Last Monday night a group of about 15 Catholic workers and friends continued the resistance to General Peter Cosgrove’s appointment as Chancellor of the Australian Catholic University. On the day of his appointment in 2010, we held vigils at St Mary’s Cathedral in Sydney and St Stephens in Brisbane
This week Peter Cosgrove was invited to be the guest speaker to open Catholic Education week. It was interesting to note that in the advertising brochure, his role in East Timor after the 1999 Indonesian withdrawal was emphasised along with his role in helping clean up after Cyclone Larry in 2006.
Conveniently missing was his role in leading the invasion and occupation of Iraq from March 2003, arguably the most important event of his life. A friend who attended Monday’s event told us it was never mentioned there either. Cosgrove was asked to speak on ‘Community” for the night. This is most ironic given that the invasion of Iraq terrorised a whole nation and destroyed communities (and continues to do so) on a massive scale. Over a million people have died, and 4 million refugees have been created. Over half the Christian population (mostly Chaldean Catholic) has been forced to flee the country in sectarian violence caused by the war. Before the invasion they lived in harmony with Muslims. Tragically, the very day after the Monday night event, Iraq had it’s worst day of bloodshed in months. 100 civilians were killed and 200 seriously injured in a series of attacks.
Now, Cosgrove’s role in leading Australian forces in Iraq could be seen as a simple military blunder, (as perhaps he would like to see it), were it not for the fact that leading up the war the church had unequivocally denounced it as an unjust war. Prior to the invasion Pope John Paul 2 spent an enormous amount of time and energy denouncing the pending war. He sent envoys to both Bush and Blair to condemn it. Australia’s own Bishops issued a statement declaring it ‘immoral and unjust” (See http://www.socialjustice.catholic.org.au/…/2003_03_19_1048031242.html.)
Never before had church leaders (not just Catholic) so strongly declared their nation’s own wars to be unjust. For once the usefulness of the Just War theory was to be tested –and found wanting! The theory was formulated by St. Augustine to mitigate the incidences of war after Emperor Constantine had converted. Instead it has often had the opposite effect – giving Christians an excuse to go to war. This time, when it was used by Church authorities to condemn a war, Catholic military and political leaders felt free to treat it as irrelevant. Worse still, Catholic institutions such as the ACU and CathEd, felt that a Catholic leading an unjust war is a heroic figure, one to represent the Church’s universities and schools.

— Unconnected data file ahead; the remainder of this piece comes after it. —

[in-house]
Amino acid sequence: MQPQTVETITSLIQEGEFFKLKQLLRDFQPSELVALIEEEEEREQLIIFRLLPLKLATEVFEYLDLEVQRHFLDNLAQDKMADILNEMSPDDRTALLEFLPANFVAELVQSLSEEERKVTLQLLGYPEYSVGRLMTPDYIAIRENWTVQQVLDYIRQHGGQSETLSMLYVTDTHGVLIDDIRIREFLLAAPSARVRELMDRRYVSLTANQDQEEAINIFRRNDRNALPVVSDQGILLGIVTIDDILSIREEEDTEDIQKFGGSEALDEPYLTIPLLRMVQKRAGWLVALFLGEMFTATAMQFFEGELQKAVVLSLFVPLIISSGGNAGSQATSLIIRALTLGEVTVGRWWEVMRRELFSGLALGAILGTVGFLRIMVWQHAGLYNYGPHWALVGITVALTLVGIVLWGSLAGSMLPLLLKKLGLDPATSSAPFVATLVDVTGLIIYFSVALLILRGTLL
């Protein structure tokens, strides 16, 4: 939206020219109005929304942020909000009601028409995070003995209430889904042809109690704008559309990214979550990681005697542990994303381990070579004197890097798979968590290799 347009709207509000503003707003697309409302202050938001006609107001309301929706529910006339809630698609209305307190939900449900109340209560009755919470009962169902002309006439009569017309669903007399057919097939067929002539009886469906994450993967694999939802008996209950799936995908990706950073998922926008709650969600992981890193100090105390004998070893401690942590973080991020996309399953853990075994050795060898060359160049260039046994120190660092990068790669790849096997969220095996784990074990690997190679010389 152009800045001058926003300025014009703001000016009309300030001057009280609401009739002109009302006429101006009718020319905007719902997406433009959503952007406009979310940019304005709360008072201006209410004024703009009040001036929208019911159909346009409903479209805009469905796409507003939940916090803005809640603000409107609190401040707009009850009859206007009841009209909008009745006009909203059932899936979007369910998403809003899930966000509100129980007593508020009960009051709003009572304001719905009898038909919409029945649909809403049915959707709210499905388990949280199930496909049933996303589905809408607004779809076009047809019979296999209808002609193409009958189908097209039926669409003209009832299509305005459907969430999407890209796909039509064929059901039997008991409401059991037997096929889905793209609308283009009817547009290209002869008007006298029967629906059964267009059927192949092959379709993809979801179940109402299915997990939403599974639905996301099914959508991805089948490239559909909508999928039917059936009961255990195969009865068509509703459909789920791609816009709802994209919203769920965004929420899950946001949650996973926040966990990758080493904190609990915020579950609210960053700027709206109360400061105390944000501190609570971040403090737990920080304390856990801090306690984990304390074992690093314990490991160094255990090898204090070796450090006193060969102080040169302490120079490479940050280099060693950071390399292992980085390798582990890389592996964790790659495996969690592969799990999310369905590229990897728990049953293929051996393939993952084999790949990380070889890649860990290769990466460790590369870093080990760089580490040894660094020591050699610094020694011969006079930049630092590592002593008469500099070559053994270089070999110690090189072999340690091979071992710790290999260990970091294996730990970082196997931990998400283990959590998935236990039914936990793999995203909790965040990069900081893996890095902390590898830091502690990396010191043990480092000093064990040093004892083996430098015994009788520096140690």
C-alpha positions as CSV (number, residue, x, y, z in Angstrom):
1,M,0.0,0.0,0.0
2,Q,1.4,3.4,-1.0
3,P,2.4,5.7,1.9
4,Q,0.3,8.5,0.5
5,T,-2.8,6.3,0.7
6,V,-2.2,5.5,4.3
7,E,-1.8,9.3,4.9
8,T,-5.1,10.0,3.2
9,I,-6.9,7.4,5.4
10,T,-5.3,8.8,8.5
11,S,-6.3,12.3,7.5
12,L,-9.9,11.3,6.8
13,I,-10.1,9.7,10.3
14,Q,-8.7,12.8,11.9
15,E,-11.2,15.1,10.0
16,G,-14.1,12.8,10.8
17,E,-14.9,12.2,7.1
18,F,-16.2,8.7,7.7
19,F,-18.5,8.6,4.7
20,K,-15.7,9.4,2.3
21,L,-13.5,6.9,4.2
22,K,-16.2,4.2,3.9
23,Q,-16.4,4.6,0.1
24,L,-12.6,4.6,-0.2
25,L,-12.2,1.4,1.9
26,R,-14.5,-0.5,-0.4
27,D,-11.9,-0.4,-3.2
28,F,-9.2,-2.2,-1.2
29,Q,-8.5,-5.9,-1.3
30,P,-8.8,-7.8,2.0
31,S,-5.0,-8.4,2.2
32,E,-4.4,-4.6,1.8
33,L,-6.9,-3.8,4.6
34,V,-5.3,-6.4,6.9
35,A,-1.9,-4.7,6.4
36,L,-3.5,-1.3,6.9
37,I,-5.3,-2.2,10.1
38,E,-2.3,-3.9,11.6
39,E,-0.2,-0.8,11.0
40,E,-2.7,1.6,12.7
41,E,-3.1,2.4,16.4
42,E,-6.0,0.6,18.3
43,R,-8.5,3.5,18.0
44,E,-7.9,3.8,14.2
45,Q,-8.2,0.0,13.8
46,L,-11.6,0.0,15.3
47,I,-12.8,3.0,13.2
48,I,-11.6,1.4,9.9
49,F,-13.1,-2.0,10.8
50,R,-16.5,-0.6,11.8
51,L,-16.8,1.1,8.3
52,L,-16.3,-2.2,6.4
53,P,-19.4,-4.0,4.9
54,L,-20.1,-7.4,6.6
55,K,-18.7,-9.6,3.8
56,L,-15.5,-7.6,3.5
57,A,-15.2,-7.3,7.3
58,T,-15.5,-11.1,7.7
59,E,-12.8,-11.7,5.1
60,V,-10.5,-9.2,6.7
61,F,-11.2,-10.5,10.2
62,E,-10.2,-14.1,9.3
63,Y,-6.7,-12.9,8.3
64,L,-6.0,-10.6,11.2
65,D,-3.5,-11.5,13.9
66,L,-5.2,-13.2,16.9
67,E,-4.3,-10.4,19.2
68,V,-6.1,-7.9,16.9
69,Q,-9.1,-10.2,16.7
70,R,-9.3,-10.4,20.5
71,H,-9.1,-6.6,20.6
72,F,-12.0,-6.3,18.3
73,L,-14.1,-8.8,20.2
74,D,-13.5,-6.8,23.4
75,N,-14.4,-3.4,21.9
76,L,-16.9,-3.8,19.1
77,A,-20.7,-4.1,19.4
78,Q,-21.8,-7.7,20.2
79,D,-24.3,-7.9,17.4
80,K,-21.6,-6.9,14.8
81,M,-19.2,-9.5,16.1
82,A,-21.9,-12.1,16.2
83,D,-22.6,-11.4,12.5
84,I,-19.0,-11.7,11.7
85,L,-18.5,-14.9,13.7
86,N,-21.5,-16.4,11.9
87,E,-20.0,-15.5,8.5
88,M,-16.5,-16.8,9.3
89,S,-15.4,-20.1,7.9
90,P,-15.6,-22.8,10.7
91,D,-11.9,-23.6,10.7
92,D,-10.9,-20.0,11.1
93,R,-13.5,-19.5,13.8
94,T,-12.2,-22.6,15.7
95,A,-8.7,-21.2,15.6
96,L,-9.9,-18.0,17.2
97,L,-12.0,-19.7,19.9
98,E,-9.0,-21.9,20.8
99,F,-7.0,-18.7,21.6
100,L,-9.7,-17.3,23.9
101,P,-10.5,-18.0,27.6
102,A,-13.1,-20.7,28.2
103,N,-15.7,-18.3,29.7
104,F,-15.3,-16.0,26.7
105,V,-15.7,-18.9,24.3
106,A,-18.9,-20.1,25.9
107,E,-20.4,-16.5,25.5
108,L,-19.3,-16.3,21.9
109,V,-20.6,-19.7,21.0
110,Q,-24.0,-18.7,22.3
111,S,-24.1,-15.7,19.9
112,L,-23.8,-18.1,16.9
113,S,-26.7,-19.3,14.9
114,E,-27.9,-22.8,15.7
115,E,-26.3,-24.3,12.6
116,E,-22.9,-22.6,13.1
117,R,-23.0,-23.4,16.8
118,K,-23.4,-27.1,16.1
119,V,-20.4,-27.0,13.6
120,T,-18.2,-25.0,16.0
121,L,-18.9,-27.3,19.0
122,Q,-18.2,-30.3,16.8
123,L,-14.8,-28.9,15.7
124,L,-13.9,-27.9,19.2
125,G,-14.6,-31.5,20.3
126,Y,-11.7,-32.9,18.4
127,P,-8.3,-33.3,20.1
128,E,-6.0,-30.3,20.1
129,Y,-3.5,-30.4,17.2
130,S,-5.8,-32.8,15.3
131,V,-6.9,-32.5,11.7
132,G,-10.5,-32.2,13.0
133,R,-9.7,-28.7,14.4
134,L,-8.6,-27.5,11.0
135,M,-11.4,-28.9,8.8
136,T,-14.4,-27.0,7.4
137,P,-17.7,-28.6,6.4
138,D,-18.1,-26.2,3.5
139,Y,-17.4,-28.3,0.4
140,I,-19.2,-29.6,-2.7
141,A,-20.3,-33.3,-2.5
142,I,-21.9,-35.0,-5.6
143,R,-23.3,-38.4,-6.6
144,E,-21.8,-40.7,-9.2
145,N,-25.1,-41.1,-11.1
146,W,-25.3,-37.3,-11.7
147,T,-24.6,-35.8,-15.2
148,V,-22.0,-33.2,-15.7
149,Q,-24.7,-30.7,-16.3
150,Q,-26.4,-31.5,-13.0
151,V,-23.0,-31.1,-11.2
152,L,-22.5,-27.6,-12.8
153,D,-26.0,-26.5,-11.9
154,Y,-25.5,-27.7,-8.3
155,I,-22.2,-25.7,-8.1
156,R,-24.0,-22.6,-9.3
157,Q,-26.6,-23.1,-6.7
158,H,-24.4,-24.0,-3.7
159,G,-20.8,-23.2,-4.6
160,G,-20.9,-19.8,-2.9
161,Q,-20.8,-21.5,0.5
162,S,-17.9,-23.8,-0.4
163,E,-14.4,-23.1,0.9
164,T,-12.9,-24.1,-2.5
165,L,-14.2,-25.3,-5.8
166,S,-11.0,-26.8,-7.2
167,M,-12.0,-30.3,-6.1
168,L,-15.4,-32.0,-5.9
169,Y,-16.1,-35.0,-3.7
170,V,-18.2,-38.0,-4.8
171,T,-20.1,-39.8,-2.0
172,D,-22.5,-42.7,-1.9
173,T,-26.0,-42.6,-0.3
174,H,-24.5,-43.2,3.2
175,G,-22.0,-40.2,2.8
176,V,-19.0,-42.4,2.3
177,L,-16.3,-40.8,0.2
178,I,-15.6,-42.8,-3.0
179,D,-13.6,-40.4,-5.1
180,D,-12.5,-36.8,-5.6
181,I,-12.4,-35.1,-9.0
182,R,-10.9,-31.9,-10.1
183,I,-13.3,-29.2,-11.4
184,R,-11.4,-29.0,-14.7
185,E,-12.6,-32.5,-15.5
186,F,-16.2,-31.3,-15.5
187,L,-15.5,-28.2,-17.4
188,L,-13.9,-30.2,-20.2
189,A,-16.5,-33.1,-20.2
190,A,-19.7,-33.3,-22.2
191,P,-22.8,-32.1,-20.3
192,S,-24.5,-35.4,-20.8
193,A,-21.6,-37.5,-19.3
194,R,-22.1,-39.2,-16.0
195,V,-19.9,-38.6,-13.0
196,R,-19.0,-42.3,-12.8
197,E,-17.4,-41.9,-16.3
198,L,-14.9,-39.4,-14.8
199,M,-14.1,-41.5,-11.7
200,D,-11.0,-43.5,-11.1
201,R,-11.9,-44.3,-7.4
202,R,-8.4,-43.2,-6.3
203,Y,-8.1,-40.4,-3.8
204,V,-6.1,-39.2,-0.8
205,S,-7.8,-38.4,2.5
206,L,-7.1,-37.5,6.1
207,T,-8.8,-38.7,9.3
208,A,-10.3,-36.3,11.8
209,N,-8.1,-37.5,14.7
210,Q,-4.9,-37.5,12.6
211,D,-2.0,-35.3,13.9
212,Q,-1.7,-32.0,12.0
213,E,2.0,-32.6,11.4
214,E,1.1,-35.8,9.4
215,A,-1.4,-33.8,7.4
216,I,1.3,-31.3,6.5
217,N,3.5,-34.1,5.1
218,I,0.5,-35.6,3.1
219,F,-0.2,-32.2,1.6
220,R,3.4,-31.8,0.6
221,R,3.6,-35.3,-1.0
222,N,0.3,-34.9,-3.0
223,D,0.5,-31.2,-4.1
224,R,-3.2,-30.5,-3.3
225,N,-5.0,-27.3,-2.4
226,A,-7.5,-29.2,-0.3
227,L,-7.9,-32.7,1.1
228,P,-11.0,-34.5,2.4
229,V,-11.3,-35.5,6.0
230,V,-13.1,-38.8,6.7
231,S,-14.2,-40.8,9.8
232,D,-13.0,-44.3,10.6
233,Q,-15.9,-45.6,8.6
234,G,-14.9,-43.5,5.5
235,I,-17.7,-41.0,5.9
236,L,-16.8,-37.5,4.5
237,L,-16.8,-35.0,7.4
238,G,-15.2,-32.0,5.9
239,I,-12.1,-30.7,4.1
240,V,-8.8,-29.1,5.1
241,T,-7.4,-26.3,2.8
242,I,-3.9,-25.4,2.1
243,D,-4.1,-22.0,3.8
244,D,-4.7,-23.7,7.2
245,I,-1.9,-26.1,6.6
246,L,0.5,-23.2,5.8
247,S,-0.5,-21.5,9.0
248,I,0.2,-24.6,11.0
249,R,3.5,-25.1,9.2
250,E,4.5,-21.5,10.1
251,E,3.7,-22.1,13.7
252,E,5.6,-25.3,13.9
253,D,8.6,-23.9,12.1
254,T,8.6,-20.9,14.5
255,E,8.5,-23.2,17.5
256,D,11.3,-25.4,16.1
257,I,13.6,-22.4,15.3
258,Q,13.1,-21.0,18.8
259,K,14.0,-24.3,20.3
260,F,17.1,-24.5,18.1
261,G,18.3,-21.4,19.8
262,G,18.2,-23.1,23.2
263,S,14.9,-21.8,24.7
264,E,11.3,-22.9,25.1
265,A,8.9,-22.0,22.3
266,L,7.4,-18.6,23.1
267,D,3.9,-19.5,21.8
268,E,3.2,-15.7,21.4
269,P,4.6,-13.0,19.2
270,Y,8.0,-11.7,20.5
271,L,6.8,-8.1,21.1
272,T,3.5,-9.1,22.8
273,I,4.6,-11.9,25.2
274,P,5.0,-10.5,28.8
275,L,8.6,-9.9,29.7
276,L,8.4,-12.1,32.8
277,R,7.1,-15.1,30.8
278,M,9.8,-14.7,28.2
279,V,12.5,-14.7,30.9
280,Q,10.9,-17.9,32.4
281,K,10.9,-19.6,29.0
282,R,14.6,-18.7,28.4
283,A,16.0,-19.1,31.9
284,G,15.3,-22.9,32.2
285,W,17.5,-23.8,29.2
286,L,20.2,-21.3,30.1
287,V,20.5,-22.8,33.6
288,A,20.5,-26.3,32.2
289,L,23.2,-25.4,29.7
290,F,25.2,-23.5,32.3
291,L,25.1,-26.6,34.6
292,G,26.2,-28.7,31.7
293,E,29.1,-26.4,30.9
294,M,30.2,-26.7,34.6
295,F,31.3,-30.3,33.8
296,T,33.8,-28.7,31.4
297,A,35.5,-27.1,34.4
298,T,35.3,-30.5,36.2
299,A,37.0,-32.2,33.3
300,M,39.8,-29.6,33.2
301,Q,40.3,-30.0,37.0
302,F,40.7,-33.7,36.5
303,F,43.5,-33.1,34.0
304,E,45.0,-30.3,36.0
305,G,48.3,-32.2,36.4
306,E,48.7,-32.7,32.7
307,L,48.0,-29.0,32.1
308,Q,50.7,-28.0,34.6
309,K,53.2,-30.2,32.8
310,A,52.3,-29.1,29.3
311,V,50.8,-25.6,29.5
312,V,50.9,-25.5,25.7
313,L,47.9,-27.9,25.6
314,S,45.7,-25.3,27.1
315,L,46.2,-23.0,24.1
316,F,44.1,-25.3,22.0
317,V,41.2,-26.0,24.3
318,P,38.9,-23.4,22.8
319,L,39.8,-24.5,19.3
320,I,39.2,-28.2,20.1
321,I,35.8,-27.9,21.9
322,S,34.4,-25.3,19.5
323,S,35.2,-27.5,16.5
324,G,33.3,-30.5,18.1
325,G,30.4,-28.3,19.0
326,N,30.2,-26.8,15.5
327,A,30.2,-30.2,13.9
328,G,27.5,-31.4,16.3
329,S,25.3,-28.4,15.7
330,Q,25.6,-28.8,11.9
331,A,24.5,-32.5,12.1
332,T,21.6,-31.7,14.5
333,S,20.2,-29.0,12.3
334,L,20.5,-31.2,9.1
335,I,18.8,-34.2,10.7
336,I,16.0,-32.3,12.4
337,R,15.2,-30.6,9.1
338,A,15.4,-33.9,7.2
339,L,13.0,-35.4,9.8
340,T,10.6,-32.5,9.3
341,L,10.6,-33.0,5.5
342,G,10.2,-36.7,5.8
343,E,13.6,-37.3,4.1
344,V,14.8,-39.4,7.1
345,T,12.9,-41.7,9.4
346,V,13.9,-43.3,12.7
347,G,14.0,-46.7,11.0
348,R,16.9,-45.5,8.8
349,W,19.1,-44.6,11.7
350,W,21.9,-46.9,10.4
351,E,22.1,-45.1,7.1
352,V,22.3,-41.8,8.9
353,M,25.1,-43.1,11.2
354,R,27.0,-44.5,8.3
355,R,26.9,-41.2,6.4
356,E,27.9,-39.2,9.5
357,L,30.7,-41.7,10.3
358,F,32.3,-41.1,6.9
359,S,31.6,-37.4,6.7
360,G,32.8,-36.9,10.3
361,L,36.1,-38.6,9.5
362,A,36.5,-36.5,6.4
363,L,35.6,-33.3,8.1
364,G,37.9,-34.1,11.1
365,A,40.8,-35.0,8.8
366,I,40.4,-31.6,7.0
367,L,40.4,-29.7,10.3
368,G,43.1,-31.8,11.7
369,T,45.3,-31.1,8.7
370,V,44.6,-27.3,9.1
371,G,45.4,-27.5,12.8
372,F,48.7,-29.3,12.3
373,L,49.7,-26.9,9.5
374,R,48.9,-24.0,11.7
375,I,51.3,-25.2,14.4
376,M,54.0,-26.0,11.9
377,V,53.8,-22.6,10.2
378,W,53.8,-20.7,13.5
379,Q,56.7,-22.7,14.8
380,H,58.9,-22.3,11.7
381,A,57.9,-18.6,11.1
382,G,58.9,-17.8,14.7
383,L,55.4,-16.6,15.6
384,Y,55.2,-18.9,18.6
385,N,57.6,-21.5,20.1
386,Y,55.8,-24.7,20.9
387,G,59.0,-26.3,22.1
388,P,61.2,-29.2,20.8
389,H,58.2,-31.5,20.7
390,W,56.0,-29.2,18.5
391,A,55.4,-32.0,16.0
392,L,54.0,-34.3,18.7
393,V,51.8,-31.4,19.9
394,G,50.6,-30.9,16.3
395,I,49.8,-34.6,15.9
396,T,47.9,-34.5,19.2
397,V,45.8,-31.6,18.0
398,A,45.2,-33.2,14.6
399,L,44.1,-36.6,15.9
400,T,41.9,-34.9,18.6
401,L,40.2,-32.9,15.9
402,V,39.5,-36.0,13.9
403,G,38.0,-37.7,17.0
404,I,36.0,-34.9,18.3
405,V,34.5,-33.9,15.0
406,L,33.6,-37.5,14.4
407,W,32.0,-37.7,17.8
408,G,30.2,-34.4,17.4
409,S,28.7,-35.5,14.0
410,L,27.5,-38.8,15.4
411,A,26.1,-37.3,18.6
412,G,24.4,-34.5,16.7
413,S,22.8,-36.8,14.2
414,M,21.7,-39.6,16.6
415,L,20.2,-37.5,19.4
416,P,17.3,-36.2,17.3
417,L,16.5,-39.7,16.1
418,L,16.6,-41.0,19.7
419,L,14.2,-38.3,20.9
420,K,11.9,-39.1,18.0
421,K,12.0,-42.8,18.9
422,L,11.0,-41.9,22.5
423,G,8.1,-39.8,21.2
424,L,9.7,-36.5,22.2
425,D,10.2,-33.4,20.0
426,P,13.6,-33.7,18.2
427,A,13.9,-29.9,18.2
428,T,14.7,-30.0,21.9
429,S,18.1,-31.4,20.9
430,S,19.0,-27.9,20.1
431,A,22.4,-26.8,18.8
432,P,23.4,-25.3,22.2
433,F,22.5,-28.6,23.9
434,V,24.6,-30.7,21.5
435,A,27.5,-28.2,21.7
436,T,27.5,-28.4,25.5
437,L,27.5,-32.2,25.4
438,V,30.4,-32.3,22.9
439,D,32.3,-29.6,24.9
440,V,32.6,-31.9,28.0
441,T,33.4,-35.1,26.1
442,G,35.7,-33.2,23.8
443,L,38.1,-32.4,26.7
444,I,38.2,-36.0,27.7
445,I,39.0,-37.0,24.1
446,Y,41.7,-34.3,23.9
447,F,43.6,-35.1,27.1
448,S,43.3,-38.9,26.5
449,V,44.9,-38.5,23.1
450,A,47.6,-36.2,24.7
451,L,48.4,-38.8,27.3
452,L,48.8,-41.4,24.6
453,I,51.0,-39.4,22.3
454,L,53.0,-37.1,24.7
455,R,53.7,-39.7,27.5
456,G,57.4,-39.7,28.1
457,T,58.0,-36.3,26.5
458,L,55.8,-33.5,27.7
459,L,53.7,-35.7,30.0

Here is what the Nuremburg tribunal had to say about the waging of a war of aggression such as the attack on Iraq.
To initiate a war of aggression, therefore, is not only an international crime; it is the supreme international crime differing only from other war crimes in that it contains within itself the accumulated evil of the whole
The Nuremburg tribunal clearly lays the blame for all the consequent horrors since the 2003 invasion of Iraq at the feet of the invaders.
And still there is no repentance. Only denial.
When we started to hand out leaflets to those entering the school, the headmaster and P and F leaders came to talk to us, but there was zero engagement on the issue we were there to address, despite our best attempts. They seemed to have no opinion on the issue, at least none they wished to share. The only concern was our embarrassing presence there. They did take our leaflets however, and so did a number of other visitors – especially on leaving the event.
Personally I can only feel sorry for Peter Cosgrove. He is a soldier taught to follow orders. At least he has risked his life to fight immoral laws. Of course it would be great if he was taught to put his conscience before his “duty”. Of much greater concern are those in positions of power and privilege who have sought to use his image to improve their own image, without seemingly giving the slightest consideration to suffering caused by war. These people have made Peter Cosgrove Chancellor of the ACU and ambassador for Catholic Education week, without risking anything.
We will continue our resistance to General Cosgrave’s appointment as long as it lasts.
Ciaron O”Reilly has written about the action, and more photos, can been found at http://wp.me/p1rtyw-Kr
Jim Dowling 27th July 2012
“In an age of universal deceit telling the truth is a revolutionary act” – George Orwell